The term originated during the 1990s in Chicago, Illinois, and was further popularized by a satirical website dedicated to the Lincoln Park Chad Society, a fictional social club based in Chicago's upscale Lincoln Park neighborhood. The female counterpart to the Chad, in slang, is the "Trixie". A Chad was originally depicted as originating in Chicago's affluent North Shore suburbs (Highland Park, Evanston, Deerfield, Northbrook, Glenview, Glencoe, Winnetka, Wilmette, or Lake Forest), receiving a BMW for his 16th birthday, obtaining a law or business degree from a Big Ten University, belonging to a fraternity, moving to Lincoln Park, marrying a Trixie, and then moving back to the North Suburbs.
The term has been appropriated in the manosphere in incel forums to refer to sexually active alpha males. Within the manosphere, Chads are viewed as constituting the top decile in terms of genetic fitness. In online animation drawings in the manosphere he is further tagged with the last name Thundercock and is often depicted as muscular with a very pronounced crotch bulge. Chads are sometimes portrayed as the opposite to omega or beta males, are portrayed as aesthetically attractive and the term Chad is sometimes used interchangeably with slayer. Due to their characterization as being genetically gifted and privileged, though sometimes depicted as shallow, airheaded, arrogant, and overtly sexual, the term Chad is used in both a pejorative and complimentary way on incel forums.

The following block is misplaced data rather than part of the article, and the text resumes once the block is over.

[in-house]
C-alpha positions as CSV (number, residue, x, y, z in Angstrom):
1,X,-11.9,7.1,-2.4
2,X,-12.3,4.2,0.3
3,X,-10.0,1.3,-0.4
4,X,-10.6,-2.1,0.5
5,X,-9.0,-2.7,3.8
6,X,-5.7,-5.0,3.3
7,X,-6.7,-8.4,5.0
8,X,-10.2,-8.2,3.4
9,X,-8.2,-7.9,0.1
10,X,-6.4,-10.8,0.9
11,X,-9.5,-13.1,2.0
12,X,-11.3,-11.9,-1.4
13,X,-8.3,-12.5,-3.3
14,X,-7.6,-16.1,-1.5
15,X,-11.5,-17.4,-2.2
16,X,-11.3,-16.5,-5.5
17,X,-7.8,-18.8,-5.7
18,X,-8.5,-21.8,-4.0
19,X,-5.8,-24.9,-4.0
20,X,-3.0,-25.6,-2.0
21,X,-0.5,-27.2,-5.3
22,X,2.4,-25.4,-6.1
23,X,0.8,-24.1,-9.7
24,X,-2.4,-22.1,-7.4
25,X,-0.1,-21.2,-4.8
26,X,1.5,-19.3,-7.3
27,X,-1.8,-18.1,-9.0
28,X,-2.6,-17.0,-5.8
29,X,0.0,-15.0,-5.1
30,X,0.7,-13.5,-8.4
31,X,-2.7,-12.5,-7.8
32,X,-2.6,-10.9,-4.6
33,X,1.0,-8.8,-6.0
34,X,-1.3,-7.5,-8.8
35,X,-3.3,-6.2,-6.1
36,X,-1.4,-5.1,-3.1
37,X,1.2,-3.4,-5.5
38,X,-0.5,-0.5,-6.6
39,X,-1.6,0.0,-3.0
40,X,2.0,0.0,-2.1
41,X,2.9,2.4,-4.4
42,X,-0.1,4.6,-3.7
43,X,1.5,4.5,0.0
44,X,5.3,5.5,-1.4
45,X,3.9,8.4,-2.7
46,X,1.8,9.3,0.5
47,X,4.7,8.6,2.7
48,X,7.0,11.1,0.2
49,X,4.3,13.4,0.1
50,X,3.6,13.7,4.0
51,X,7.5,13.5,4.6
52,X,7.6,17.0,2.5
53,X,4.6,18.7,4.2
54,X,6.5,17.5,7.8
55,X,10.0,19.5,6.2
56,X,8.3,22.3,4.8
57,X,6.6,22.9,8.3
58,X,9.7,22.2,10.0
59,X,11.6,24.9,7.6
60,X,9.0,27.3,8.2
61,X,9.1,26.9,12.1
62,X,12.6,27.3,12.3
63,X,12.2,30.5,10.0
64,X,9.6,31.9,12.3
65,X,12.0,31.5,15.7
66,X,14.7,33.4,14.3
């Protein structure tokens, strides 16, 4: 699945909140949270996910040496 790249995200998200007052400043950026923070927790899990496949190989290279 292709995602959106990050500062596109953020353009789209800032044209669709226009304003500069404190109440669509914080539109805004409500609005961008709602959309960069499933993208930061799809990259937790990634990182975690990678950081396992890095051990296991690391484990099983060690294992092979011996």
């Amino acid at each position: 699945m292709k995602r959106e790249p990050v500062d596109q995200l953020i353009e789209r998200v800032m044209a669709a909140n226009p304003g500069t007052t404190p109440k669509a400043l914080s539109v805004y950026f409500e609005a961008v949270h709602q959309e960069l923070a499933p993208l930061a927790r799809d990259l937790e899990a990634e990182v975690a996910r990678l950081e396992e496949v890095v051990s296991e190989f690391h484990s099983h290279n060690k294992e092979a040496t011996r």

- Kaduk, Kevin. Wrigleyworld: A Season in Baseball's Best Neighborhood (NAL Hardcover, 2006) ISBN 978-0-451-21812-4
- Tracy Swartz (April 24, 2008). "Talk of the town". Chicago Redeye (Tribune Co.). Retrieved 2 April 2014.
- Clay Risen (Aug 20, 2001). "Lincoln Park Trixie Society". Flak Magazine.
- "» Lifecycle". 15 January 2008. Retrieved 28 April 2018.
- "Virgin vs Chad Meme Is Taking Over the Entire Internet". 7 November 2017. Retrieved 28 April 2018.
- Nagle, Angela. "The New Man of 4chan." The Baffler 30 (2016): 64
- Mountford, Joseph (3 September 2015). "Creating Masculinities Online: Bronies and The Red Pill - J.B Mountford". Retrieved 28 April 2018 – via ResearchGate.
- Marwick, Alice, and Rebecca Lewis. "Media manipulation and disinformation online." New York: Data & Society Research Institute (2017).
- Lincoln Park Chad Society (archived) Website
- Lincoln Park Trixie Society Website at the Internet Archive Wayback machine.
- Lincoln Park Trixie Society Official Lincoln Park Website (Currently inactive)
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